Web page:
U.S. SECURITIES AND EXCHANGE COMMISSION
Litigation Release No. 23824 / May 04, 2017
Securities and Exchange Commission v. William R. Schantz III and Verto Capital Management LLC, Civil Action No. 17-cv-03115 (D.N.J.) (May 4, 2017)
Firm, CEO Settle Charges in Ponzi-Like Scheme Involving Life Settlements
On May 4, 2017, the Securities and Exchange Commission filed a complaint against New Jersey-based Verto Capital Management LLC and its CEO, William R. Schantz III, of Moorestown, New Jersey. The defendants have agreed to pay more than $4 million to settle charges that they used new investor money to repay earlier investors in Ponzi-like fashion and tapped investor funds for the CEO's personal use.
The complaint, filed in the United States District Court for the District of New Jersey, alleges that from at least November 2013 through at least November 2015, Verto Capital and Schantz raised approximately $12.5 million selling promissory notes to purportedly fund Verto Capital's purchase and sale of life settlements, which are life insurance policies sold in the secondary market. The SEC alleges that they misrepresented to investors that Verto Capital was a profitable company and investor funds would be used for general working capital purposes. Verto Capital and other Schantz businesses had been unprofitable for several years, according to the SEC's complaint, and Schantz resorted to taking disproportionately large distributions of investor funds for himself and using new investor money to repay earlier investors.
Verto Capital and Schantz also allegedly made misrepresentations to investors about the safety of the notes and collateral underlying them. The SEC alleges that the promissory notes were primarily sold through a group of insurance brokers in Texas, and religious investors were targeted.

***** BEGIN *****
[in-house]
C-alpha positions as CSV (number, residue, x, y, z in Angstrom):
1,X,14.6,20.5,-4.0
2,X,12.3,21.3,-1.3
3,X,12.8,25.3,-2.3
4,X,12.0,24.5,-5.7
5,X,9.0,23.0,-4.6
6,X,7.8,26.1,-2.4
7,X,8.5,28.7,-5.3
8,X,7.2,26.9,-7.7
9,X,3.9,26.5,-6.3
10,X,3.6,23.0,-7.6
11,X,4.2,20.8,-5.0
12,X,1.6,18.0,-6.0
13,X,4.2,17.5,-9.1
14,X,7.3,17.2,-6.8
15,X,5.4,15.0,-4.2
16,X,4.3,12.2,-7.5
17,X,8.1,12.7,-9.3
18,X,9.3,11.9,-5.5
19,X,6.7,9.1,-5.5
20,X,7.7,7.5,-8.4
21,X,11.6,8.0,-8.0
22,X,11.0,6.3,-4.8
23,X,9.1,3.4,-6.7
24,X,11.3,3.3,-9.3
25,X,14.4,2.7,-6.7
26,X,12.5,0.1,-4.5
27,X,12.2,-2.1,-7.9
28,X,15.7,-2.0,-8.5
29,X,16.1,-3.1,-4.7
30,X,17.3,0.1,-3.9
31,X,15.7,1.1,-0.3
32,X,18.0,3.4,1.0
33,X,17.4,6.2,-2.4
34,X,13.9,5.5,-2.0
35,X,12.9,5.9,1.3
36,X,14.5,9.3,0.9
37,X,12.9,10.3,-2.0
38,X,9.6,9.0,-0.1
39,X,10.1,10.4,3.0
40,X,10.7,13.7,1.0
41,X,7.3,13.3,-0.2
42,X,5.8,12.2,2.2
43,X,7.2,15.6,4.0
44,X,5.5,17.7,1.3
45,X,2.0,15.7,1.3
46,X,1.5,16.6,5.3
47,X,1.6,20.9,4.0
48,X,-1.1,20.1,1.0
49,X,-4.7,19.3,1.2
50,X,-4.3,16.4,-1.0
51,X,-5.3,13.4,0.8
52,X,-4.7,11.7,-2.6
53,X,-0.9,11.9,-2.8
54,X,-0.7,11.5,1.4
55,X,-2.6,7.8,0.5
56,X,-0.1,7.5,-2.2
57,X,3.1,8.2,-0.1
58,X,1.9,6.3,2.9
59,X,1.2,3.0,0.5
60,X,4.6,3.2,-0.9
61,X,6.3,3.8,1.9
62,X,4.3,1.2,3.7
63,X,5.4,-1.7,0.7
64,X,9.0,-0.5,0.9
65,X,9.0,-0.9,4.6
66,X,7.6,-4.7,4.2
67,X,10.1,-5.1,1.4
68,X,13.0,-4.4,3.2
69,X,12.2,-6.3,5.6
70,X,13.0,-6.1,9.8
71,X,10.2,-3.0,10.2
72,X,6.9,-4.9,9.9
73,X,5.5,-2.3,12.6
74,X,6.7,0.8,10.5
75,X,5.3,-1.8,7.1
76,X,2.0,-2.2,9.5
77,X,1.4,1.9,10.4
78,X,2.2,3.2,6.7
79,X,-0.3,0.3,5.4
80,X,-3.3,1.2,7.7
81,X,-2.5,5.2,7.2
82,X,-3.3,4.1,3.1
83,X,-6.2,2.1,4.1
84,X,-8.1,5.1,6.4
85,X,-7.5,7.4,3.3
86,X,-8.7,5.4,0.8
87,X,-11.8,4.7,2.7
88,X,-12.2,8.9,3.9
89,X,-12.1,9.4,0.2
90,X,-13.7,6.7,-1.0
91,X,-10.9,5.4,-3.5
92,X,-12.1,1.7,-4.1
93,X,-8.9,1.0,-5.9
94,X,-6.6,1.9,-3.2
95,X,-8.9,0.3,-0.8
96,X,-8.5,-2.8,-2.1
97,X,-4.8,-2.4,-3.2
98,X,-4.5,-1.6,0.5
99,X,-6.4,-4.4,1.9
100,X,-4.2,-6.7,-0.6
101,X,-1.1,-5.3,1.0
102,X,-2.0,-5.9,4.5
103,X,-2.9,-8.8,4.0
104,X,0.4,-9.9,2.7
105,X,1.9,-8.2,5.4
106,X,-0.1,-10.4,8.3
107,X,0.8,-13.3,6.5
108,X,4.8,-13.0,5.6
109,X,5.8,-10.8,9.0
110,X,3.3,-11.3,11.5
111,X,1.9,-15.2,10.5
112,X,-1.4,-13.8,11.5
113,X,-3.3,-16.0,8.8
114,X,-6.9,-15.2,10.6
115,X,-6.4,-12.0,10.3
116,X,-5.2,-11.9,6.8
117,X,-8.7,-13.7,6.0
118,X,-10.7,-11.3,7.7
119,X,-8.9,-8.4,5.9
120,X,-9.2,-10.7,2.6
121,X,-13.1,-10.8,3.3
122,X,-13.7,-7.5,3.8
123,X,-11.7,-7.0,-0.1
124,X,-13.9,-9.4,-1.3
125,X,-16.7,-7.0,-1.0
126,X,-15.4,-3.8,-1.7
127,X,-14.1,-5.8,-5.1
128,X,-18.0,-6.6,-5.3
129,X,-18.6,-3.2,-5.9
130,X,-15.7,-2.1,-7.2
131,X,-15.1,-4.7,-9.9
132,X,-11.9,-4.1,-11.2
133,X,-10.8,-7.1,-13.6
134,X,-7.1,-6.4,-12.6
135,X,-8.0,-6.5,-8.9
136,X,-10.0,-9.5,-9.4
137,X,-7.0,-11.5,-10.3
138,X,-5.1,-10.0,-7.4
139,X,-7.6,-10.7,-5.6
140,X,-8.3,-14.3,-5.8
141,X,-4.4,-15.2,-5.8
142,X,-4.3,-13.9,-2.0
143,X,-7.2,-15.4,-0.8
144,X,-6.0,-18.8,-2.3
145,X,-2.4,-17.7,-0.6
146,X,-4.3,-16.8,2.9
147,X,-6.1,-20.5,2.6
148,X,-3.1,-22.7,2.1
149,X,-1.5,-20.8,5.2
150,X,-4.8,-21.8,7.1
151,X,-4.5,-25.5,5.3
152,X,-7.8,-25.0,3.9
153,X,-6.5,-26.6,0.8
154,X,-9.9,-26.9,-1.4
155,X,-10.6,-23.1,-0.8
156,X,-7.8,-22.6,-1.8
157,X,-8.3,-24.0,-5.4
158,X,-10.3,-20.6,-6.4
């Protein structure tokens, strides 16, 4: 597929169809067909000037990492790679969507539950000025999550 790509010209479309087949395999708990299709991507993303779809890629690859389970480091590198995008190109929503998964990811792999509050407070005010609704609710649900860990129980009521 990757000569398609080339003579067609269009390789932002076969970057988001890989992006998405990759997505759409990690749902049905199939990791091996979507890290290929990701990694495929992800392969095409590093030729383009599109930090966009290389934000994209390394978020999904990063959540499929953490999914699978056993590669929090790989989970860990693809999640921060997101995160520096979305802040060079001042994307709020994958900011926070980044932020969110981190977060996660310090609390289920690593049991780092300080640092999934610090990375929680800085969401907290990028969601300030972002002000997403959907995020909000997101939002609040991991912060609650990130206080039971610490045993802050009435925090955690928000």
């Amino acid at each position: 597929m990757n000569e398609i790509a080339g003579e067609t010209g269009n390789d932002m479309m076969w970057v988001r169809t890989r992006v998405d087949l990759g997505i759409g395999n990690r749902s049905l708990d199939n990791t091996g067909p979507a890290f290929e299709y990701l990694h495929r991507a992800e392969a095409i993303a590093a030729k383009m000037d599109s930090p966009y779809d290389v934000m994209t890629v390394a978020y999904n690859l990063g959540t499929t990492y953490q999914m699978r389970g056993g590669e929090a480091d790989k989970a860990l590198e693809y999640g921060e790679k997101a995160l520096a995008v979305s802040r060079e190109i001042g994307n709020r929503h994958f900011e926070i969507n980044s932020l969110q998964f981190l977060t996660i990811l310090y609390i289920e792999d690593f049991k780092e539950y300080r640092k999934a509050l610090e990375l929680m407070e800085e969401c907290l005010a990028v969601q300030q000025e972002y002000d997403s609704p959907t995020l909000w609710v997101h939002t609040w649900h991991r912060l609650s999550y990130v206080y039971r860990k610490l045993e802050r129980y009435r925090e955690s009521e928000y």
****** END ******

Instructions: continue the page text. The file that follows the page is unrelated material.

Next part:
A Fair Fund will be created to return money collected in the settlement to harmed investors. Schantz and Verto Capital agreed to pay disgorgement of $3,433,666 plus interest of $124,851 and a penalty of $600,000. Without admitting or denying the allegations, they consented to permanent injunctions against further violations of Section 17(a)(2) and (3) and Section 5 of the Securities Act of 1933. Schantz further agreed to be enjoined from selling any promissory notes. The settlement is subject to court approval.
The SEC's investigation, which is continuing, is being conducted by Jennifer K. Vakiener, Vincent T. Hull, Christopher Mele, Thomas Feretic, and Steven G. Rawlings in the New York office. The case is being supervised by Lara S. Mehraban. The SEC examination that led to the investigation was conducted by Steven C. Vitulano, Terrence P. Bohan, and Edward J. Janowsky in the New York office.